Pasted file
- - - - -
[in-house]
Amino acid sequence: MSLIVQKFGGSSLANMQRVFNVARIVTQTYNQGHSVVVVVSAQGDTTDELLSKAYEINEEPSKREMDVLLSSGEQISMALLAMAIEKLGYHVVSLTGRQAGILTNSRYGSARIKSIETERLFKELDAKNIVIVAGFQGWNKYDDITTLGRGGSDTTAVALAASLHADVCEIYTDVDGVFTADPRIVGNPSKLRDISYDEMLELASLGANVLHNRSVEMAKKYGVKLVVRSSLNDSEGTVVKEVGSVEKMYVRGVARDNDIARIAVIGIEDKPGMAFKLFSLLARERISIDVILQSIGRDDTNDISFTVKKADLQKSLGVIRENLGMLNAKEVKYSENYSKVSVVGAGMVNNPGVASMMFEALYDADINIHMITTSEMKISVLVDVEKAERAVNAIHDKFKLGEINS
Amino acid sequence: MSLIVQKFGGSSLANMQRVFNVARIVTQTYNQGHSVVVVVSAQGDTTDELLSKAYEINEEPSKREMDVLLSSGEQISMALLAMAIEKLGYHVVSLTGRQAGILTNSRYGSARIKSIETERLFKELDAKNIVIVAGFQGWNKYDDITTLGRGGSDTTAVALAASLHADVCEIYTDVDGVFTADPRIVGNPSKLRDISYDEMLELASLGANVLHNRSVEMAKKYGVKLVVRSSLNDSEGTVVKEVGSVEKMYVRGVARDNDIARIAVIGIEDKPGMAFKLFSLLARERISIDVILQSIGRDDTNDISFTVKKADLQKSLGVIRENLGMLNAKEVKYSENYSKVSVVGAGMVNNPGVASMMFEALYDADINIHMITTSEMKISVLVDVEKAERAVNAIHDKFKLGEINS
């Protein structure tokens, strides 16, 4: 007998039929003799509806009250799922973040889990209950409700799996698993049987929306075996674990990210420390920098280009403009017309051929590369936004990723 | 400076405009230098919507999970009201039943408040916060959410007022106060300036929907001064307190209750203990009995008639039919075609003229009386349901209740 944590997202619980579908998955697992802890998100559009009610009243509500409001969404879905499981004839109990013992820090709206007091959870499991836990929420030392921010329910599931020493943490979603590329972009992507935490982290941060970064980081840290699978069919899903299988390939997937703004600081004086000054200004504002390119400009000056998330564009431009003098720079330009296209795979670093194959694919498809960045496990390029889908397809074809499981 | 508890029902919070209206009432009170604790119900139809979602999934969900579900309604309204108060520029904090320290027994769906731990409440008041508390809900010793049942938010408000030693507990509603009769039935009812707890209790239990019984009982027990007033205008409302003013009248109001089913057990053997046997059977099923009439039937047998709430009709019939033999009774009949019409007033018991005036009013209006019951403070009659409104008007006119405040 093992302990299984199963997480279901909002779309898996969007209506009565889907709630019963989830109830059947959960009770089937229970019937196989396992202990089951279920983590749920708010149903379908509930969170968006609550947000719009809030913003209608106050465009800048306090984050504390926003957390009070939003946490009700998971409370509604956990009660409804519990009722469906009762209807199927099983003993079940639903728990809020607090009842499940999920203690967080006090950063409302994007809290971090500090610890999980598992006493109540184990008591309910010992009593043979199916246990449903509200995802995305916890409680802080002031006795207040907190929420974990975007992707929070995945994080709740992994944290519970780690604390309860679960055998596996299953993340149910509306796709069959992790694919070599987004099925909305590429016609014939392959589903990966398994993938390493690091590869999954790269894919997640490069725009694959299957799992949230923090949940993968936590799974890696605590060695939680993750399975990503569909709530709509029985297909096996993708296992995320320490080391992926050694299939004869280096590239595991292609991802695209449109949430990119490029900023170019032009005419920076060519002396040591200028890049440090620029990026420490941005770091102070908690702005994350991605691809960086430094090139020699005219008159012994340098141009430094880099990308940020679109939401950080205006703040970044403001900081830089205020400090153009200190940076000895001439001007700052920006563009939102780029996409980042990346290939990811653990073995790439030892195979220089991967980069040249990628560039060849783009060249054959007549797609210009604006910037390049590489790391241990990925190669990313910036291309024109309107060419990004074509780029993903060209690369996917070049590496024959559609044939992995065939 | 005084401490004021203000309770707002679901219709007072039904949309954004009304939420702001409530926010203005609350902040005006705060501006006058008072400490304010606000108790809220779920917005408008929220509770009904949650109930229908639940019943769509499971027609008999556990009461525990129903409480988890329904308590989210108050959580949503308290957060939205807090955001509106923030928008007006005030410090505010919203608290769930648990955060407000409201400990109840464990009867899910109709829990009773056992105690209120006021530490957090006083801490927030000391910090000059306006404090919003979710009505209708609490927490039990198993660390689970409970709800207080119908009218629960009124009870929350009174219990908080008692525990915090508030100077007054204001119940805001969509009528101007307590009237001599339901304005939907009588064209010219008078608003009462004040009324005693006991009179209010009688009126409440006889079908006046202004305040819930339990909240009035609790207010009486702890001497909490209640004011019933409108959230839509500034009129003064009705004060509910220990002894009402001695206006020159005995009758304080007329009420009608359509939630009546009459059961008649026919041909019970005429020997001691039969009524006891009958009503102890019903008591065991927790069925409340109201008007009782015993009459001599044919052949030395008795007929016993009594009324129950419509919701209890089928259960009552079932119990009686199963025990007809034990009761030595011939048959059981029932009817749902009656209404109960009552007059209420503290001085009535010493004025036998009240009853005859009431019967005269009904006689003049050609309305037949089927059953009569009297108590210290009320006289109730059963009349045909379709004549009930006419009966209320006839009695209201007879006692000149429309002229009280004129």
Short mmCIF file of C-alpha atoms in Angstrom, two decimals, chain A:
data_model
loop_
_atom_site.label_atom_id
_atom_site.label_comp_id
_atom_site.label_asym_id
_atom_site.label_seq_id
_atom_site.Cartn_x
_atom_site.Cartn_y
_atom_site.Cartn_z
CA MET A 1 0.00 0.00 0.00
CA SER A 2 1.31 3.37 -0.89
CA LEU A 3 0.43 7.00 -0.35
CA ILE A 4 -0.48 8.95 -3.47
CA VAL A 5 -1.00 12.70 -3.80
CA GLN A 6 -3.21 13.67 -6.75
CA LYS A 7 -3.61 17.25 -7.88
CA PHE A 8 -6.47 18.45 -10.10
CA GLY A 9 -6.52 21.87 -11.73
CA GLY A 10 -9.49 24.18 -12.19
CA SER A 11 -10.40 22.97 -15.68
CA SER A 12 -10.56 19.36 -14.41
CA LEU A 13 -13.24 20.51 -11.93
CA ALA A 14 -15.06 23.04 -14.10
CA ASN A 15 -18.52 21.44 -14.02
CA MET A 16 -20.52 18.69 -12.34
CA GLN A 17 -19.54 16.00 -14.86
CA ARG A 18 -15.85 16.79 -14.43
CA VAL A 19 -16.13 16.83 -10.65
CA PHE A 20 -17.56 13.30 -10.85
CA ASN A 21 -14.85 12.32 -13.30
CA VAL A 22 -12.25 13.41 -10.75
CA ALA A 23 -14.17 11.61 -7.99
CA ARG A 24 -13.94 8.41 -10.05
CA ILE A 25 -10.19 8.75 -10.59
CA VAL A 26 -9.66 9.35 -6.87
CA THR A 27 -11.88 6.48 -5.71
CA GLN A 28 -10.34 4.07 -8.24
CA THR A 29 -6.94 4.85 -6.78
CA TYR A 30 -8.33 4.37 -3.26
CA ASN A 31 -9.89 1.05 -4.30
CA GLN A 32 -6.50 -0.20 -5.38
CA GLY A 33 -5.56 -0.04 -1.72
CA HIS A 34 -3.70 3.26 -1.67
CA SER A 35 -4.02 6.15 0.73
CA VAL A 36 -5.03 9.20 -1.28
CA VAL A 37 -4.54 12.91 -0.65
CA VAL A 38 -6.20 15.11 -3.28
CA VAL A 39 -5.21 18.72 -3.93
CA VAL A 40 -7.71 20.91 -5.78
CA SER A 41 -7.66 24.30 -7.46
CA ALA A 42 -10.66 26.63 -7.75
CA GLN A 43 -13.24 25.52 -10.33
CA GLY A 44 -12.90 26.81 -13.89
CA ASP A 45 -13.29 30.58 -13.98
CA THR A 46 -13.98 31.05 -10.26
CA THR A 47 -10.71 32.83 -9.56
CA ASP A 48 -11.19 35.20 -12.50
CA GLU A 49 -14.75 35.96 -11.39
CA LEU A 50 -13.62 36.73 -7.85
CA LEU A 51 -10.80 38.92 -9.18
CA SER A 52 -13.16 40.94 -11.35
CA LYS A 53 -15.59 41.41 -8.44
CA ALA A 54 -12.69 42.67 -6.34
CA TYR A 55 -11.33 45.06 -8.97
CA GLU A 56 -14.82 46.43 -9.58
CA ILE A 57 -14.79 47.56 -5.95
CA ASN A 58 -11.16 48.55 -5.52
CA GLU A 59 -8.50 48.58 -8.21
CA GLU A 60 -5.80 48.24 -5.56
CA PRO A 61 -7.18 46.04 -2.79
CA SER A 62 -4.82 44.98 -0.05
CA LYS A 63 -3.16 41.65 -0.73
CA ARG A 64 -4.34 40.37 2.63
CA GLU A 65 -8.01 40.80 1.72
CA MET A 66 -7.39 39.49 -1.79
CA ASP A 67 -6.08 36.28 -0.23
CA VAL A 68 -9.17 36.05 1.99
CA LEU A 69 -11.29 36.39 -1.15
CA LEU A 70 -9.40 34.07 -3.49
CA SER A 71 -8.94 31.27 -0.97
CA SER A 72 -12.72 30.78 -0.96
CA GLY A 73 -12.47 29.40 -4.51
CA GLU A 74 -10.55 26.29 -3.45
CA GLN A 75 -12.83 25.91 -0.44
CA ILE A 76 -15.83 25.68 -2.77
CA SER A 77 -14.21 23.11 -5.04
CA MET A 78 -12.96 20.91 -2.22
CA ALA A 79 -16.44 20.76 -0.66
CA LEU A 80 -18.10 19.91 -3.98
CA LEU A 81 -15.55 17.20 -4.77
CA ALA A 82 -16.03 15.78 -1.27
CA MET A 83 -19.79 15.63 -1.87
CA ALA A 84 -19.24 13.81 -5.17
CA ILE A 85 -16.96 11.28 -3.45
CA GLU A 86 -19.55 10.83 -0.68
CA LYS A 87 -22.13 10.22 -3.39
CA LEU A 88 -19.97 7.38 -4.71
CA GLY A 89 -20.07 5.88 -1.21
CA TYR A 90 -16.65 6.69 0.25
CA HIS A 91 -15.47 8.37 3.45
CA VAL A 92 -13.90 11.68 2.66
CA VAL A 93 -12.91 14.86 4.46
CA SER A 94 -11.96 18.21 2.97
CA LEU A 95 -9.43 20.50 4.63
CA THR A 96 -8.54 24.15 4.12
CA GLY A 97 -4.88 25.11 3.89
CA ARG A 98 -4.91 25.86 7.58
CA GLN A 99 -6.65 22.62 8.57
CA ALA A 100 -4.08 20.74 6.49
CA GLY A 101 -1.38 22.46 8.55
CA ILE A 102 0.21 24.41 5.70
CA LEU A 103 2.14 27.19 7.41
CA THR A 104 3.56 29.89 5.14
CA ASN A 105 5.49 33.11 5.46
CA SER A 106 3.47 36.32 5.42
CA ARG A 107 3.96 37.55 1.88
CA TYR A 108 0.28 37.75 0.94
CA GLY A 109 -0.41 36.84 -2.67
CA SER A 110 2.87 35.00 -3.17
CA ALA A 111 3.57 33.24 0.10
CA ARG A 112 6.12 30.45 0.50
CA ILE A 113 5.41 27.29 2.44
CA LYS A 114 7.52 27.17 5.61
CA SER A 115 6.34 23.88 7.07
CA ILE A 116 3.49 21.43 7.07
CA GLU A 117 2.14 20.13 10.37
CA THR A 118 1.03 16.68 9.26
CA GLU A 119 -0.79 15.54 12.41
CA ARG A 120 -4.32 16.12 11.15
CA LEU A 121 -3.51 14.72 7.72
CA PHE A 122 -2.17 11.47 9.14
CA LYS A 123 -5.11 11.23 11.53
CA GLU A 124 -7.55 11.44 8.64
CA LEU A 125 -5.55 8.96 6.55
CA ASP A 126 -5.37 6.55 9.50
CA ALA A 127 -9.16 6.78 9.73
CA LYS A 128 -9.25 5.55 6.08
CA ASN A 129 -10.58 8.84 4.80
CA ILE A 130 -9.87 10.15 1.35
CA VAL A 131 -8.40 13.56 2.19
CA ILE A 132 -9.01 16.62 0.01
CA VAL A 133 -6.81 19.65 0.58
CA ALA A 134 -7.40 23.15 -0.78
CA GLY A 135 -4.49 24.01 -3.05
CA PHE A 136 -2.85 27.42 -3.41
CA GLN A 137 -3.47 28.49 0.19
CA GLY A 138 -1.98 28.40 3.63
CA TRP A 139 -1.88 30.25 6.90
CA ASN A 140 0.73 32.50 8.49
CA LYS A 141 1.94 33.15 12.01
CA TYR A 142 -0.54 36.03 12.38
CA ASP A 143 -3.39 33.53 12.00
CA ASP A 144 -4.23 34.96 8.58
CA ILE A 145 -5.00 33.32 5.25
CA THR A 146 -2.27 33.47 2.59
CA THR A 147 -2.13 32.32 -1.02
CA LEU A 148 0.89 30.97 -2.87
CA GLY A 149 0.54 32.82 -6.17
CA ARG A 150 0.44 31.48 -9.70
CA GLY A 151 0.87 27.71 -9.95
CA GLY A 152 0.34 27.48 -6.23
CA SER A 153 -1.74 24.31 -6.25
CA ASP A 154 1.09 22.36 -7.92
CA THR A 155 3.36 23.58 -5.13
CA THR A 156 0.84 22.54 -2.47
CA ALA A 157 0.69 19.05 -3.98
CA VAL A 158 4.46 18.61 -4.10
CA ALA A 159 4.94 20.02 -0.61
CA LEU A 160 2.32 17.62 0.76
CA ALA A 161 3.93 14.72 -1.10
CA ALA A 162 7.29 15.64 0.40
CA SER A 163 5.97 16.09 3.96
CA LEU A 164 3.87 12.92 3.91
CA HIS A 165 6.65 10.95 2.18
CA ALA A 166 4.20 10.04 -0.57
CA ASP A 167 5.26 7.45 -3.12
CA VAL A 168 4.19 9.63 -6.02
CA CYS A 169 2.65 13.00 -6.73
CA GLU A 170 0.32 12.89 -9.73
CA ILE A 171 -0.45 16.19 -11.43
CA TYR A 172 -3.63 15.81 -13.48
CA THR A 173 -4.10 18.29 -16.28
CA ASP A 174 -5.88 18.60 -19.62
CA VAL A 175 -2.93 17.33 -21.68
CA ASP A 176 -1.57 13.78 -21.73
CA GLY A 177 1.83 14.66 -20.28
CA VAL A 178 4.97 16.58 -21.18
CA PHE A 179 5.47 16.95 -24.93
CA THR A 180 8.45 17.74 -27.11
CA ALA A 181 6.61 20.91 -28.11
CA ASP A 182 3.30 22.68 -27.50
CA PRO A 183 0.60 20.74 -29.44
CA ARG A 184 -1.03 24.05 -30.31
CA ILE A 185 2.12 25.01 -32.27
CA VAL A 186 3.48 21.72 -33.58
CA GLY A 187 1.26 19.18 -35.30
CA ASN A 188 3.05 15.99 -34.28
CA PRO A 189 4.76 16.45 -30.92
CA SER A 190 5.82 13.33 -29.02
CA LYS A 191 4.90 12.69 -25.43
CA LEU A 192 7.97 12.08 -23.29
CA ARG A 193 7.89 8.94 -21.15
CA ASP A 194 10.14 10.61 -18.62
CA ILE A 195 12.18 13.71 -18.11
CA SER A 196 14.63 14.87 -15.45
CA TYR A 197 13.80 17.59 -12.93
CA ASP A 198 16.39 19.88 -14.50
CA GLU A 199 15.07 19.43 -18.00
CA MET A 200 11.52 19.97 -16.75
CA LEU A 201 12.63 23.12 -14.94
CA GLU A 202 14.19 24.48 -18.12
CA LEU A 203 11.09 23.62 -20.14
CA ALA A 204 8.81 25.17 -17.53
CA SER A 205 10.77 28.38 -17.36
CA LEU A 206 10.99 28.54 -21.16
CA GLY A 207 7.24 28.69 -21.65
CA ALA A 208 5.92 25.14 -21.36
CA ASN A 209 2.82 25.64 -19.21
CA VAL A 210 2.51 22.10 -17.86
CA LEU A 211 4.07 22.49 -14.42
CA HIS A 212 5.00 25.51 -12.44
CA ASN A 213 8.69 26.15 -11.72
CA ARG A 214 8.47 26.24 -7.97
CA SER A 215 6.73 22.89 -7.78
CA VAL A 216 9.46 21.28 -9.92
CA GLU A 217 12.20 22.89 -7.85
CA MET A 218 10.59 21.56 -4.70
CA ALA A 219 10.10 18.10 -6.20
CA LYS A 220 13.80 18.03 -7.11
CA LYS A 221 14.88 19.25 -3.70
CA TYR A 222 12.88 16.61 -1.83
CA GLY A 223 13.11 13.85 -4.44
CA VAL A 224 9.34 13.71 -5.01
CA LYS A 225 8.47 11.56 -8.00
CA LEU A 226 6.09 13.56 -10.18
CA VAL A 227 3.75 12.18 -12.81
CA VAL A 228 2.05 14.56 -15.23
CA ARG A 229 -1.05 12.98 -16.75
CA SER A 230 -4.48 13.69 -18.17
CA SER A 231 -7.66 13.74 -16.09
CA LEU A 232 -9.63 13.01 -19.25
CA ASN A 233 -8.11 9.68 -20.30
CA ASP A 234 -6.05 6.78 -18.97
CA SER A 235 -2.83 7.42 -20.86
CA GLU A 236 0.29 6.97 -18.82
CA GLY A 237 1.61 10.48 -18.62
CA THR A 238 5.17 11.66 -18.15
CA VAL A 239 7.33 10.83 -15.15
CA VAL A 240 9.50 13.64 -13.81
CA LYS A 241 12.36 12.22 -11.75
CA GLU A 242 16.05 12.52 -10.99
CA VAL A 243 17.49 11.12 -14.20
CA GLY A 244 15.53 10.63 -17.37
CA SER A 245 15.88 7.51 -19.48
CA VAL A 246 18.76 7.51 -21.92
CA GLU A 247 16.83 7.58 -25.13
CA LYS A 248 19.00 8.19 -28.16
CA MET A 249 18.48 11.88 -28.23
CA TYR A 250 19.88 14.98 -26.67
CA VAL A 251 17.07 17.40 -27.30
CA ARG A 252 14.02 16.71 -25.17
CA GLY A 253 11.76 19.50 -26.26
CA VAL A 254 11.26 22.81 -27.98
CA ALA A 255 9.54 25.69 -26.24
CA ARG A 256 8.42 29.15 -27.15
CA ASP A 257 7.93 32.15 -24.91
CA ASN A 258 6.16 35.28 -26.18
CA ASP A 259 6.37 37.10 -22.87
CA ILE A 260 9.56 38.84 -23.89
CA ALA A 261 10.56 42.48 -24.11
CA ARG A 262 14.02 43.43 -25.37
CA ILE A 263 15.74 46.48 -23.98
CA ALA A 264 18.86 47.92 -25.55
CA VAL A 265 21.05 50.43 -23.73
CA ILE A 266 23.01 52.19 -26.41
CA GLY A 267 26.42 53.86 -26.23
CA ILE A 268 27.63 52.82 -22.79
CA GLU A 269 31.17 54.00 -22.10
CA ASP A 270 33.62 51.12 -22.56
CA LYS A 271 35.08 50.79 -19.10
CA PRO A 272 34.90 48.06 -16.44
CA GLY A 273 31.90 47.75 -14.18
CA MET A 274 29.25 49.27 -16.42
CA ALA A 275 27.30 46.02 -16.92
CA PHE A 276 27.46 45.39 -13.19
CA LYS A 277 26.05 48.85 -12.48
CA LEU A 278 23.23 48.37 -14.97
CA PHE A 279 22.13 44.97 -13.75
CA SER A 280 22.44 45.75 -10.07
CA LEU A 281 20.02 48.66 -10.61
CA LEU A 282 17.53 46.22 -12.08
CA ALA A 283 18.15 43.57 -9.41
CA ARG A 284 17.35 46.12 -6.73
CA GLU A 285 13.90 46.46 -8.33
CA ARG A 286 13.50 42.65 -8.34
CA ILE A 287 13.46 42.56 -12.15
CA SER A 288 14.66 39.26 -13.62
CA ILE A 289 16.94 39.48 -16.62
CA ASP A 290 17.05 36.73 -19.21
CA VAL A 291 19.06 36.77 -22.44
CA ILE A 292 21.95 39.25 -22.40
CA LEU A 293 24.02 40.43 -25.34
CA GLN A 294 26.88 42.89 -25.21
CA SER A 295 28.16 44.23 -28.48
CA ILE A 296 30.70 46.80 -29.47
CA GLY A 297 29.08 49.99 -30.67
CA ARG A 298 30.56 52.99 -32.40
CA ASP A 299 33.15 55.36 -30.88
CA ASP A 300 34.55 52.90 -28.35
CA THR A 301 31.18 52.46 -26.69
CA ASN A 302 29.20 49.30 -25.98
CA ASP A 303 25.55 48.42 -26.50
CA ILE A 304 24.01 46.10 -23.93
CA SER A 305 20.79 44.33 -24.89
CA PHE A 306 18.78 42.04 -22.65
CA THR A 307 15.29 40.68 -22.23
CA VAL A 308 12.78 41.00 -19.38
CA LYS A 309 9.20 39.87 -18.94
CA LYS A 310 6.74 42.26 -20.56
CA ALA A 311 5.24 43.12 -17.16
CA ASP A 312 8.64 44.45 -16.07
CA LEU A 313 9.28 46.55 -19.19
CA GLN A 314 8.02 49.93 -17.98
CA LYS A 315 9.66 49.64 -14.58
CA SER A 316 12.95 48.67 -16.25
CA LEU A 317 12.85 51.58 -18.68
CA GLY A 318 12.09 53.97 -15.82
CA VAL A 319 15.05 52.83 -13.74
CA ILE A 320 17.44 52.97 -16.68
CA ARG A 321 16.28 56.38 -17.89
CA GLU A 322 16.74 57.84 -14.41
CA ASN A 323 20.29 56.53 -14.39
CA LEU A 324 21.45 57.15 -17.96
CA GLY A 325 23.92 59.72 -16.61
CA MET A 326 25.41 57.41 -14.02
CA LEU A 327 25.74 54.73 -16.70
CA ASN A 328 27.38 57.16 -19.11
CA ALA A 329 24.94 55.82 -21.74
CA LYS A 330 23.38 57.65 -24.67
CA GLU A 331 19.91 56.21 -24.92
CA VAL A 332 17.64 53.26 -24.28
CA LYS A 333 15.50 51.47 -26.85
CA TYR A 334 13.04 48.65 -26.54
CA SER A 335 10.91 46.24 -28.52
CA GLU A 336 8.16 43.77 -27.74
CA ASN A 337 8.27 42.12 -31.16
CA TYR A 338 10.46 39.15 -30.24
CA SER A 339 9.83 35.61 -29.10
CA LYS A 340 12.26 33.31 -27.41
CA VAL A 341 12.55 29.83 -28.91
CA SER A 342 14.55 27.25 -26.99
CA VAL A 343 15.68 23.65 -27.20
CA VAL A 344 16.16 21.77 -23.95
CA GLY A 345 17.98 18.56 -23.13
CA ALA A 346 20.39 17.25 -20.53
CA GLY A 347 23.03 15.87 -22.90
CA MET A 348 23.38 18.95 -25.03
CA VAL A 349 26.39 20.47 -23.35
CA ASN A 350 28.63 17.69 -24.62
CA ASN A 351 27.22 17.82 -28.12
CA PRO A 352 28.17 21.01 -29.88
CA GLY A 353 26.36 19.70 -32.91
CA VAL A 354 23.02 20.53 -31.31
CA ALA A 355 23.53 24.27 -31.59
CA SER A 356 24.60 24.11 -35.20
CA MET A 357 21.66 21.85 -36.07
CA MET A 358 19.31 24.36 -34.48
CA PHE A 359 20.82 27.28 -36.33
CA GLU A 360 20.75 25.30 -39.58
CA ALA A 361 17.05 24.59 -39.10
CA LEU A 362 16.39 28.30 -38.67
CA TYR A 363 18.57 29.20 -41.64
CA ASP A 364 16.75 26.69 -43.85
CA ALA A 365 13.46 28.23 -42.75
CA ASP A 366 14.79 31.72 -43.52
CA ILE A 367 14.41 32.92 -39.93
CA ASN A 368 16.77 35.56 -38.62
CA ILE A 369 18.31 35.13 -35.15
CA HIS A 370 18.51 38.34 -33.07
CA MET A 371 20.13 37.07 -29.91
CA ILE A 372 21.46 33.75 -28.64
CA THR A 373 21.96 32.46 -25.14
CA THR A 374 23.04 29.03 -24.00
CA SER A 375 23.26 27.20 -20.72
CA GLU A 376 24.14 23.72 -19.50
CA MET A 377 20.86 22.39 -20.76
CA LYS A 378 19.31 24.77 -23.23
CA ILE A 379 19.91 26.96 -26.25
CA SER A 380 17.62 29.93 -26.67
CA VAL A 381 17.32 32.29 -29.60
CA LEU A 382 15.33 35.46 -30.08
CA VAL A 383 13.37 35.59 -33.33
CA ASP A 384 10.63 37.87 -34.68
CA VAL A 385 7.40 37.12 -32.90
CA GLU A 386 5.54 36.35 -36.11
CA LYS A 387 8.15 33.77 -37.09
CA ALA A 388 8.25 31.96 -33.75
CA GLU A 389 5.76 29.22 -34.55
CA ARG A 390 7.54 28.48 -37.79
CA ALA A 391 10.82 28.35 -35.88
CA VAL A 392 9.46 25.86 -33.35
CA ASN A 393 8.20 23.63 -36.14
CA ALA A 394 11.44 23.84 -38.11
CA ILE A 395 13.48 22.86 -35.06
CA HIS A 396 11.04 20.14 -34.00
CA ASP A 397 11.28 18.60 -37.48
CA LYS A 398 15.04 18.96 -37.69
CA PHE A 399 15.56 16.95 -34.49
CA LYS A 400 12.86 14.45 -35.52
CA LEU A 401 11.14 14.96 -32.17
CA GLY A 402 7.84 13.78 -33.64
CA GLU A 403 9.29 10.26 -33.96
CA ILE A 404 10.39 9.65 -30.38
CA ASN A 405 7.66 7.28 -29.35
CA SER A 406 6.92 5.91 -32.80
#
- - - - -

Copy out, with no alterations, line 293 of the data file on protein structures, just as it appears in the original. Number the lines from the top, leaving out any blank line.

CA PHE A 279 22.13 44.97 -13.75